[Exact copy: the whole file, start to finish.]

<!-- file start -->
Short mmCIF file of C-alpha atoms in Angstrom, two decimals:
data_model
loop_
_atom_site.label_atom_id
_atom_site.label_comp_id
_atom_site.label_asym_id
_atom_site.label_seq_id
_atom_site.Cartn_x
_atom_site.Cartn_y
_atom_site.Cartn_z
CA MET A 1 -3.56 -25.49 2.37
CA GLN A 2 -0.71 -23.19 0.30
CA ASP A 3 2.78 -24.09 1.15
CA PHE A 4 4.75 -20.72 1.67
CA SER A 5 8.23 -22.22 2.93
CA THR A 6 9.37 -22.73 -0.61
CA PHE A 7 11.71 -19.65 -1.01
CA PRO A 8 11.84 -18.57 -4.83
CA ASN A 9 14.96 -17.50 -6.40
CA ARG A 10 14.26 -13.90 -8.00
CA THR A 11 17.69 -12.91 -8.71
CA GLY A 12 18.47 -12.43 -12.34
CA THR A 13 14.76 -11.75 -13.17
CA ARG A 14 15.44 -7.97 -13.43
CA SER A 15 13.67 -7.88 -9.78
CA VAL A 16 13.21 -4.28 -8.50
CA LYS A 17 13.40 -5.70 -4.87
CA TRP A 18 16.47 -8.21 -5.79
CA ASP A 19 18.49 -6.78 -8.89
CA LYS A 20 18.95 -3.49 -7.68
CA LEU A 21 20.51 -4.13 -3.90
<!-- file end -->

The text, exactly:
Short mmCIF file of C-alpha atoms in Angstrom, two decimals:
data_model
loop_
_atom_site.label_atom_id
_atom_site.label_comp_id
_atom_site.label_asym_id
_atom_site.label_seq_id
_atom_site.Cartn_x
_atom_site.Cartn_y
_atom_site.Cartn_z
CA MET A 1 -3.56 -25.49 2.37
CA GLN A 2 -0.71 -23.19 0.30
CA ASP A 3 2.78 -24.09 1.15
CA PHE A 4 4.75 -20.72 1.67
CA SER A 5 8.23 -22.22 2.93
CA THR A 6 9.37 -22.73 -0.61
CA PHE A 7 11.71 -19.65 -1.01
CA PRO A 8 11.84 -18.57 -4.83
CA ASN A 9 14.96 -17.50 -6.40
CA ARG A 10 14.26 -13.90 -8.00
CA THR A 11 17.69 -12.91 -8.71
CA GLY A 12 18.47 -12.43 -12.34
CA THR A 13 14.76 -11.75 -13.17
CA ARG A 14 15.44 -7.97 -13.43
CA SER A 15 13.67 -7.88 -9.78
CA VAL A 16 13.21 -4.28 -8.50
CA LYS A 17 13.40 -5.70 -4.87
CA TRP A 18 16.47 -8.21 -5.79
CA ASP A 19 18.49 -6.78 -8.89
CA LYS A 20 18.95 -3.49 -7.68
CA LEU A 21 20.51 -4.13 -3.90